Would it be nice to make money? Absolutely. I’m not giving back my checks; that’s for sure. But I’m not writing to make money. I’m writing because I’m a writer, because I love to make people laugh out loud, because I’ve got funny stories to tell, and now I can share them with everyone on the planet whenever I am ready to do so.
Most writers, me included, can and should make this resolution because we are full-life writers, meaning we have jobs and businesses and concurrent careers we’ve worked hard to build and are proud of. We make money doing those things. We’ve set up our lives so we don’t need to make money self-pubbing our books. That would be sweet, no doubt, but we’re not selling our businesses or quitting our jobs or abandoning our careers because we love those parts of our lives too.
Our businesses, jobs, and careers make it possible for us to support our families, to coach Little League, to go to Girl Scouts, to volunteer at the hospital, to take care of our parents, to live full and meaningful lives…and to write and self-publish our own books.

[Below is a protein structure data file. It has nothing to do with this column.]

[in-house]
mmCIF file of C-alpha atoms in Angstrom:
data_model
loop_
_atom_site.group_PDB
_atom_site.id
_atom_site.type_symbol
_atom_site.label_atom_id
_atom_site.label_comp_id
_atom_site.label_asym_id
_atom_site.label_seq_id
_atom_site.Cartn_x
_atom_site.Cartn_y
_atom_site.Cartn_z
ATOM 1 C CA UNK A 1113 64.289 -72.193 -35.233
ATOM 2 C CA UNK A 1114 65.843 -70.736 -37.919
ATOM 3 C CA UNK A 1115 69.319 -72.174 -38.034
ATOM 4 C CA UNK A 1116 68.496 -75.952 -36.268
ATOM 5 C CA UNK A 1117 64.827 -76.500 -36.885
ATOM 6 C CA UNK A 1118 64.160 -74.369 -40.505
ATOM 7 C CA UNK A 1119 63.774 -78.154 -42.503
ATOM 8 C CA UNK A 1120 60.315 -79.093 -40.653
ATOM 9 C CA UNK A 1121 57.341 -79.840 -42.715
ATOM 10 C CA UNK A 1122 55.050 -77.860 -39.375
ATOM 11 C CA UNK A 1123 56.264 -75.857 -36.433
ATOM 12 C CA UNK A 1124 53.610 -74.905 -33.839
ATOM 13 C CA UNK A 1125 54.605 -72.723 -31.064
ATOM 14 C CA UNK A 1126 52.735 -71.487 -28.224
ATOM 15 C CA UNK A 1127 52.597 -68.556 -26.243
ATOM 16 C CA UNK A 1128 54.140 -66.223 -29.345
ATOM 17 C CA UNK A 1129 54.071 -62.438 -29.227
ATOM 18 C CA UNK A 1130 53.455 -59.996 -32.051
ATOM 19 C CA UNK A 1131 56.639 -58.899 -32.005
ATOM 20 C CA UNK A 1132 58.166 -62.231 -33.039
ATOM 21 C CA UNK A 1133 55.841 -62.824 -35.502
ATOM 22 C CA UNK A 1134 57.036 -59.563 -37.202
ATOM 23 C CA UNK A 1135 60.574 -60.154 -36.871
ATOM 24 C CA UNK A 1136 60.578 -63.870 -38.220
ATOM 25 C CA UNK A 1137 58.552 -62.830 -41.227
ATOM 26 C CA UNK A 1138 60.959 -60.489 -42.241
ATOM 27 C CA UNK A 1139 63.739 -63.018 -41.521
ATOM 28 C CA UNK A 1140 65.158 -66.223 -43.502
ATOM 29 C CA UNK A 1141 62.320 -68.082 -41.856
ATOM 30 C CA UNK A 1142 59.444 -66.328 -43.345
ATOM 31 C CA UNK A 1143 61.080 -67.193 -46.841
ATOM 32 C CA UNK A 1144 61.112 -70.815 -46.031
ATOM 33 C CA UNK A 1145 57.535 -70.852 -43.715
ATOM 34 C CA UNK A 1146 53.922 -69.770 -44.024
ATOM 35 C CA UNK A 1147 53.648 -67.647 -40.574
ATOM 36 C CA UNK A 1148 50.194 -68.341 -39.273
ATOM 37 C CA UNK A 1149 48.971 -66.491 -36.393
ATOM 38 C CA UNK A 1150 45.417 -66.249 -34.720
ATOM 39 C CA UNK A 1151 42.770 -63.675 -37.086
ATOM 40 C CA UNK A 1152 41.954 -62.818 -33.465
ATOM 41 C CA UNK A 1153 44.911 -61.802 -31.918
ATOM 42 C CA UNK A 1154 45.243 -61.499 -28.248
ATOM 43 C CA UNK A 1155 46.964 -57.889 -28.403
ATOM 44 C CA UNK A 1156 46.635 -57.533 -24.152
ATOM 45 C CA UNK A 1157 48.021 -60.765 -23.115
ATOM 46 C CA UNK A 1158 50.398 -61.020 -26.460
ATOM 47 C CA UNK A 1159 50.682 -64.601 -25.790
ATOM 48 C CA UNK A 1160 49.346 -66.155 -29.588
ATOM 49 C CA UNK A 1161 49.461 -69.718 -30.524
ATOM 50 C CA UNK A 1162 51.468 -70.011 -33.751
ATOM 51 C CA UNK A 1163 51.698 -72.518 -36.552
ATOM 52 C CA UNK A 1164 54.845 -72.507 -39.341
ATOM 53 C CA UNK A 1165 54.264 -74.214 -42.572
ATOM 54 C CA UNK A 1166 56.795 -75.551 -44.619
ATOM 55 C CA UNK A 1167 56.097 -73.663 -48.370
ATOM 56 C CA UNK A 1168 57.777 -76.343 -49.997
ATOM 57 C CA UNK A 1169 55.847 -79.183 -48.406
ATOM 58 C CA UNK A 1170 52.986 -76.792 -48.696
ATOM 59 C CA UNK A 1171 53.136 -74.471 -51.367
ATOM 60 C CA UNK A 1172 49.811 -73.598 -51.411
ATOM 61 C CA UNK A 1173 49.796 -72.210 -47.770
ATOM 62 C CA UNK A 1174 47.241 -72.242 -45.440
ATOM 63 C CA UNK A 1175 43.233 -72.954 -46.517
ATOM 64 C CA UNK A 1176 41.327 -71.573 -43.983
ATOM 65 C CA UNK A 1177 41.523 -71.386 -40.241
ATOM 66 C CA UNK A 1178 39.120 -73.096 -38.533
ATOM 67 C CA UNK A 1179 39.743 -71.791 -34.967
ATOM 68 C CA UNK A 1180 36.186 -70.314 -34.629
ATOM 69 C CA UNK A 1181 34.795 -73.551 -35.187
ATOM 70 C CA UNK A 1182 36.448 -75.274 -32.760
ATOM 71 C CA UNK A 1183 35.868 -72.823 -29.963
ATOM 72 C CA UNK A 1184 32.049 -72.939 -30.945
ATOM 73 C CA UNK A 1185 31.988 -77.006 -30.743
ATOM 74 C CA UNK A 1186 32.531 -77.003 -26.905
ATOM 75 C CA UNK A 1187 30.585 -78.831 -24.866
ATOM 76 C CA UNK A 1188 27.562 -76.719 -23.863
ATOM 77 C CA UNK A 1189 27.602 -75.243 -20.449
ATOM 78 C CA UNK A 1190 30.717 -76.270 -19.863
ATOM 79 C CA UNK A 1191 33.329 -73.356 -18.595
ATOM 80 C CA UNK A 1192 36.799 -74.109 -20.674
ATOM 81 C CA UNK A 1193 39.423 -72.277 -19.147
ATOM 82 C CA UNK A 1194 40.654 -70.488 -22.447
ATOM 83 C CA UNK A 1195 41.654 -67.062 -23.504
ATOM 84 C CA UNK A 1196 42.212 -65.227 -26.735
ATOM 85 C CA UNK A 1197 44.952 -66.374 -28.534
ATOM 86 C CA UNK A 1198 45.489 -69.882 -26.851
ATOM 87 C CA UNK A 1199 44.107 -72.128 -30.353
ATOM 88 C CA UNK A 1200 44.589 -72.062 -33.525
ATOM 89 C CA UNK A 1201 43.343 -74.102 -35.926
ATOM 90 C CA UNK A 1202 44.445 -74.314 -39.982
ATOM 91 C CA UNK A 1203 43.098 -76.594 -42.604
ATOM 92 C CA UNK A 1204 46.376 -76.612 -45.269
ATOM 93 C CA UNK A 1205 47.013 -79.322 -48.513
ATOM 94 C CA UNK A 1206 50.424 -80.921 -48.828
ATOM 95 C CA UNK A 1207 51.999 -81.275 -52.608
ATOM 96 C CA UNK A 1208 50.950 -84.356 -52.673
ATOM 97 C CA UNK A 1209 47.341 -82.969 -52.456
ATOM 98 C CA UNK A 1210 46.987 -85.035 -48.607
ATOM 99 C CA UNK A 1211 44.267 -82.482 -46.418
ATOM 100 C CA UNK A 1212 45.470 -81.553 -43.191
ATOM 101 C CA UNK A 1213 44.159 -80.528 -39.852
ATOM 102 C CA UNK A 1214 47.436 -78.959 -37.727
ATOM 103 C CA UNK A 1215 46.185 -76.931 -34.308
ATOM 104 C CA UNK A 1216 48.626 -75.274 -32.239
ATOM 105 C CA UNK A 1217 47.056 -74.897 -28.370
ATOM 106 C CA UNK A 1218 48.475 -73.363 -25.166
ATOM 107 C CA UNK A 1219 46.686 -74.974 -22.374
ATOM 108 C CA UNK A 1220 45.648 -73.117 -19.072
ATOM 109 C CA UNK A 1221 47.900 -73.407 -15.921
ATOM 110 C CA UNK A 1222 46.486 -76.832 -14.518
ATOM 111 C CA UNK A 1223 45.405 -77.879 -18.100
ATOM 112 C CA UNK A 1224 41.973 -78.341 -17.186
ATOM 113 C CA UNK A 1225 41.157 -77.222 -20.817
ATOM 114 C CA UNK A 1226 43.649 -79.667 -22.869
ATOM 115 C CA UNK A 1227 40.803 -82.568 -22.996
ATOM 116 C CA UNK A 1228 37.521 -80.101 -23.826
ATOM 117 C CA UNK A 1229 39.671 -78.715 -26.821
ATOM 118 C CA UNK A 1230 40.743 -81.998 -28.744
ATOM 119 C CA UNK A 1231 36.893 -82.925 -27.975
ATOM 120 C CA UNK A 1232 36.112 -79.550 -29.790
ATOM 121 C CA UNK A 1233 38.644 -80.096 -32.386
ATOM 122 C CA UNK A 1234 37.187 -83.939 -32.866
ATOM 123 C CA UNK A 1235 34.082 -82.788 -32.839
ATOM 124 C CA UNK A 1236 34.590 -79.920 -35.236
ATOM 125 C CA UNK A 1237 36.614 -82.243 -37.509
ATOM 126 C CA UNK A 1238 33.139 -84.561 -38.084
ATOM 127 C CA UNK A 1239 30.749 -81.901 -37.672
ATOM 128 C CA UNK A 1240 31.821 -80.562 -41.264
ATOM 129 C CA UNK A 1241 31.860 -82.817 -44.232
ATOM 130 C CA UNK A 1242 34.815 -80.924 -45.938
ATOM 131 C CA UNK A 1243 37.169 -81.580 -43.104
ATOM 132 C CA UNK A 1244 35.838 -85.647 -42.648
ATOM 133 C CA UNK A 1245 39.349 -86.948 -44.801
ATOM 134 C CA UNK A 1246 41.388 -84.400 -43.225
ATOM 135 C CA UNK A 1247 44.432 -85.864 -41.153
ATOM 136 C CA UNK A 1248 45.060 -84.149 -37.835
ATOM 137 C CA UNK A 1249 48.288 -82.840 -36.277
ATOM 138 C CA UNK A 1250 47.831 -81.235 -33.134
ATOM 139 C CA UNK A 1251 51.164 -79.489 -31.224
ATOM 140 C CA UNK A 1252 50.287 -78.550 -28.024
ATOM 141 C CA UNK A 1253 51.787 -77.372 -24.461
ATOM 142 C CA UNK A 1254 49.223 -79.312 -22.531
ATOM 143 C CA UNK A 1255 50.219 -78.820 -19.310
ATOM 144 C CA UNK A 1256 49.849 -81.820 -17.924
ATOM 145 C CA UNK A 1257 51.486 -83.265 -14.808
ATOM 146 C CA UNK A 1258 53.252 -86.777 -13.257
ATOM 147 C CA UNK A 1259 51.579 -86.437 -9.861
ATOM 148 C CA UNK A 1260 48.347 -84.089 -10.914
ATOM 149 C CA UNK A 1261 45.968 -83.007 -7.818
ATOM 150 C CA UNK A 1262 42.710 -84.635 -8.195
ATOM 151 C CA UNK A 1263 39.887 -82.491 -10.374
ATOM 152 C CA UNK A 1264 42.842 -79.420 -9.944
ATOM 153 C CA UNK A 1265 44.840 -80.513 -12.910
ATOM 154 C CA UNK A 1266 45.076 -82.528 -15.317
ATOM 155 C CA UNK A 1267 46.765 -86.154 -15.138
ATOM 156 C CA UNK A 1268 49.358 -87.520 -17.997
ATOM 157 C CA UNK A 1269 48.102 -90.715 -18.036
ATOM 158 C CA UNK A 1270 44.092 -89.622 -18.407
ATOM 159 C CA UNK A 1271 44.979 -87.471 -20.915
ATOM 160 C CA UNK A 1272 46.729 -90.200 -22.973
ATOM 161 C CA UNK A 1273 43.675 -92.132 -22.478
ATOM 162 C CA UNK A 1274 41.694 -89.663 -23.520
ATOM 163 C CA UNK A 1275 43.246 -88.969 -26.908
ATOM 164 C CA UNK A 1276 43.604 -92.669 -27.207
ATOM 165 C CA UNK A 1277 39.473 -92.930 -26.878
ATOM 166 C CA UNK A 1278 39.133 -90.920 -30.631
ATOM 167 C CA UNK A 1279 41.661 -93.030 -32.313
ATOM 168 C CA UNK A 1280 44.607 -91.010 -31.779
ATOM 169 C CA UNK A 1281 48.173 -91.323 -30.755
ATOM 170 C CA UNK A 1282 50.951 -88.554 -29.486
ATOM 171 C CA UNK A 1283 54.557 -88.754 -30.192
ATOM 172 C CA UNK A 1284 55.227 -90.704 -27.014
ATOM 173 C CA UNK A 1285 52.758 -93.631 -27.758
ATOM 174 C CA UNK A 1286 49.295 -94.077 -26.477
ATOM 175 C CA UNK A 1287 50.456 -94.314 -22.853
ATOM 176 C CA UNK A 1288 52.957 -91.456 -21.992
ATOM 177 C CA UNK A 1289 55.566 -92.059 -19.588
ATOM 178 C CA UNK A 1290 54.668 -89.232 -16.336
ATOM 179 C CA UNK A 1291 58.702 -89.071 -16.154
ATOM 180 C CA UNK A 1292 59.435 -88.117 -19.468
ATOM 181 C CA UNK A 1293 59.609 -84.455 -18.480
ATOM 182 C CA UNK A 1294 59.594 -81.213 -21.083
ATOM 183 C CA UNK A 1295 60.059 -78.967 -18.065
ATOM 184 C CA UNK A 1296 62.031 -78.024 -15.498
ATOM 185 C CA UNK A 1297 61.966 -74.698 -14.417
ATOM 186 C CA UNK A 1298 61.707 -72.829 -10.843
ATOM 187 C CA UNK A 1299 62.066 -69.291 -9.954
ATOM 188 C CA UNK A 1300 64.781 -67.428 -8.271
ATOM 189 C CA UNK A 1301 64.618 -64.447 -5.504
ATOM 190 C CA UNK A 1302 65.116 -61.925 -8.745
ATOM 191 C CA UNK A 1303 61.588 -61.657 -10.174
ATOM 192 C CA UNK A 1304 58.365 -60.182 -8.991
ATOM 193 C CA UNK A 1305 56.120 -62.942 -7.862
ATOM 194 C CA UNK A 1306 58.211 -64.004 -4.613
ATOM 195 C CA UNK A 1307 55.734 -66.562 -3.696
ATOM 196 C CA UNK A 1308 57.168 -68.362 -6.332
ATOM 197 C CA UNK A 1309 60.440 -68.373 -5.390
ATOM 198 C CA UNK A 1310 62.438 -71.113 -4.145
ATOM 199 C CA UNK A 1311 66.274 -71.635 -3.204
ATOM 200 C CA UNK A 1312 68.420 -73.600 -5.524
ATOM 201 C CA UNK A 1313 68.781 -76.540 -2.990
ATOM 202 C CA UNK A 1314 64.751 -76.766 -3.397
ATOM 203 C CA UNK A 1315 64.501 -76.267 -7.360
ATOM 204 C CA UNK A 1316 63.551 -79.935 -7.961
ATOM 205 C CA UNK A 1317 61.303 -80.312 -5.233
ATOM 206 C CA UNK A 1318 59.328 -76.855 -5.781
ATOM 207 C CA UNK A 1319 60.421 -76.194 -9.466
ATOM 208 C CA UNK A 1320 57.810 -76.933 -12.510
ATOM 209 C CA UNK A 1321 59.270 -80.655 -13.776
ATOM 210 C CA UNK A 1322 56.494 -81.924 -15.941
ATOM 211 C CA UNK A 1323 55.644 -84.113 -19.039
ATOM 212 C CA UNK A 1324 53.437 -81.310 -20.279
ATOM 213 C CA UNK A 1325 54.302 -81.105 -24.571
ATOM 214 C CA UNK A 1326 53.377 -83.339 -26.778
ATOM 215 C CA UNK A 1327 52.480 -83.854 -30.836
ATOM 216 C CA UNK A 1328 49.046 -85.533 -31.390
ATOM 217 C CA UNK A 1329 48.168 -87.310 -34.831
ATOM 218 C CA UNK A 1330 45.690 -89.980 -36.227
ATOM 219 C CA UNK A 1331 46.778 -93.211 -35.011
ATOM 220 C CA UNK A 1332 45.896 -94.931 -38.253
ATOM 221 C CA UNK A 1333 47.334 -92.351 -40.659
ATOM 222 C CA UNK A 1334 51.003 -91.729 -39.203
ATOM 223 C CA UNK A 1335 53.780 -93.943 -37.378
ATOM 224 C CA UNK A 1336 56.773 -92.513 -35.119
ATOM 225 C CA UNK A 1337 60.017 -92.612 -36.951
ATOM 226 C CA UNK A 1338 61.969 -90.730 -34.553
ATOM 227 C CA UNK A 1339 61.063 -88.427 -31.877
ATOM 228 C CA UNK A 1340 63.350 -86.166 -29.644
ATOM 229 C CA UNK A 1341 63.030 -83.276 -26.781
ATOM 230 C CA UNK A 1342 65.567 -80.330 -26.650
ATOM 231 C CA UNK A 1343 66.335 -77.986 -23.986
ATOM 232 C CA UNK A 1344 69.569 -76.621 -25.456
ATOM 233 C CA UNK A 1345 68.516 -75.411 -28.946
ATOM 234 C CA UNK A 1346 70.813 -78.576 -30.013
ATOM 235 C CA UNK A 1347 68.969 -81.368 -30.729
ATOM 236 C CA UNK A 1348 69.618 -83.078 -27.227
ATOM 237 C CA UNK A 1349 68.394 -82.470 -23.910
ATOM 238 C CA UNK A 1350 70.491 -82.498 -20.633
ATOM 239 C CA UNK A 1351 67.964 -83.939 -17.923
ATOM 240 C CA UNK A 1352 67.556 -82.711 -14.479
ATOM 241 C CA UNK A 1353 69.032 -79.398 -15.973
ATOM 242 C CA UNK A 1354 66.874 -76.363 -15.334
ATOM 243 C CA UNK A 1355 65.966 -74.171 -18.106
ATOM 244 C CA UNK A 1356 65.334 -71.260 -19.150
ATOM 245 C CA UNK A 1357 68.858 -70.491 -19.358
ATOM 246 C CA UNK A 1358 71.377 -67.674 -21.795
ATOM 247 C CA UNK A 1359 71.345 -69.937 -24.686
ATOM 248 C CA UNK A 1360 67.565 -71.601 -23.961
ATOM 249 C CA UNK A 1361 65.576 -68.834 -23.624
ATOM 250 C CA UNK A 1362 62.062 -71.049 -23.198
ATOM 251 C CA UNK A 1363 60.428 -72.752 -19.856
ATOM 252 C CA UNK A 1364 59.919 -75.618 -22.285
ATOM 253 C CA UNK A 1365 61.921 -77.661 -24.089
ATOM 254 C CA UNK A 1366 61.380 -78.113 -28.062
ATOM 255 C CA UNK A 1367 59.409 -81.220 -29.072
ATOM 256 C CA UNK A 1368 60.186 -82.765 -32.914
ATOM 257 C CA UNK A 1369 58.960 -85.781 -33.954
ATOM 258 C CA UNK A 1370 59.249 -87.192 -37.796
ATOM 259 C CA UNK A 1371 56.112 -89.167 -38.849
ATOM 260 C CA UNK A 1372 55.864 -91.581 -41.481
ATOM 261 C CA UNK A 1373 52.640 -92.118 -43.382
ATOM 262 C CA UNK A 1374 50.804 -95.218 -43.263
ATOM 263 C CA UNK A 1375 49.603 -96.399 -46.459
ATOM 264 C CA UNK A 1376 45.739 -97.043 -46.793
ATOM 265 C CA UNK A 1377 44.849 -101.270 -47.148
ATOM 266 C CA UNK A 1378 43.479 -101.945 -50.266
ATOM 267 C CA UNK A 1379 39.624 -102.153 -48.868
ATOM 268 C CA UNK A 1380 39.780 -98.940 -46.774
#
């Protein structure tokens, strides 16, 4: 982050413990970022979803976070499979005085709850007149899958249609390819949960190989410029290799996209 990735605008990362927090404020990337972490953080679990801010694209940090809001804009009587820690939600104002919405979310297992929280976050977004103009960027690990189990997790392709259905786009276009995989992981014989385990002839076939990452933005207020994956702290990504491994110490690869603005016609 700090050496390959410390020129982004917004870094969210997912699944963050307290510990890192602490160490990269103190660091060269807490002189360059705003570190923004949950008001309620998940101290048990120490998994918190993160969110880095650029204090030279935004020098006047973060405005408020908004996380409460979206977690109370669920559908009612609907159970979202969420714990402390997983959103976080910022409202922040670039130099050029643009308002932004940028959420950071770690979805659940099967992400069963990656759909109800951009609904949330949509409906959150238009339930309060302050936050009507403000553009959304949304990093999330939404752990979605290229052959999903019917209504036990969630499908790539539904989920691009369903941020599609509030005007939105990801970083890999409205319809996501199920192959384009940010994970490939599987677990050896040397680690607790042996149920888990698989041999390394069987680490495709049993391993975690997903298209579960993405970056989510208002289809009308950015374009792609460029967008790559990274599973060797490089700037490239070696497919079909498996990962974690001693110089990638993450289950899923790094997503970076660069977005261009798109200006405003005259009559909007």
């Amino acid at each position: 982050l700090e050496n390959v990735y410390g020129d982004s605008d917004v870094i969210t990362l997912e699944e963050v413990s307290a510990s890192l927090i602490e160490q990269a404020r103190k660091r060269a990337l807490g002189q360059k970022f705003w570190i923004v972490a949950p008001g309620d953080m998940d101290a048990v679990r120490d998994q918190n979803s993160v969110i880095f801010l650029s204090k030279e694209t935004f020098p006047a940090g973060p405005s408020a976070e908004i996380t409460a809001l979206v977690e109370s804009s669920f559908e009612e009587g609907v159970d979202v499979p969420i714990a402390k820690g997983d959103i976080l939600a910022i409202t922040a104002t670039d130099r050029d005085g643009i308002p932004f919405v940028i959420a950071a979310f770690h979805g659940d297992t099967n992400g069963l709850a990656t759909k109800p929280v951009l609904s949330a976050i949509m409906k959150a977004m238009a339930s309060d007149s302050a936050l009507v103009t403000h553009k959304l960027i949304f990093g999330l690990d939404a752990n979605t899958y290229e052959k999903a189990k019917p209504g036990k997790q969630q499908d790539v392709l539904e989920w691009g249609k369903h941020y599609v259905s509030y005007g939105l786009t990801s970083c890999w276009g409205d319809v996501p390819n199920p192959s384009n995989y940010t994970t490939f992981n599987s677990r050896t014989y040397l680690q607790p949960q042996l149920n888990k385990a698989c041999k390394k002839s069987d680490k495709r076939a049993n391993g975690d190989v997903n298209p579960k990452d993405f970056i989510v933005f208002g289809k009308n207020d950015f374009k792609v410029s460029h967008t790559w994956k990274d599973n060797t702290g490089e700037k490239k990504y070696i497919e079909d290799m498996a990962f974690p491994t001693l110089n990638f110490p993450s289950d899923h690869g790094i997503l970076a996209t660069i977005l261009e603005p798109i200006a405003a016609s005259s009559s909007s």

Money is the icing. Don’t write for the money.
2. I WILL STOP COUNTING MY WORDS
You’ve got to self-publish a boatload of books each year, every year, and that means write many tons of words, say several of my self-publishing heroes, to build up your bookshelf and make yourself more noticeable, more prominent, more important, more popular, more successful…happier.
Yes, that seems to be factually true and also utter nonsense—all at the same second.
Counting words is stressful for some writers, painful for other writers, and paralyzing for still other writers. Not all writers have time to pound out a certain number of words each day. Some writers are nurses and work long shifts and come home beat up. Some are firefighters; some are judges; some sell real estate; some build houses—get the picture? It might take them a day to mentally and emotionally recover before they find their voice again. I think that scenario is true for all kinds of self-pubbing, full-life writers.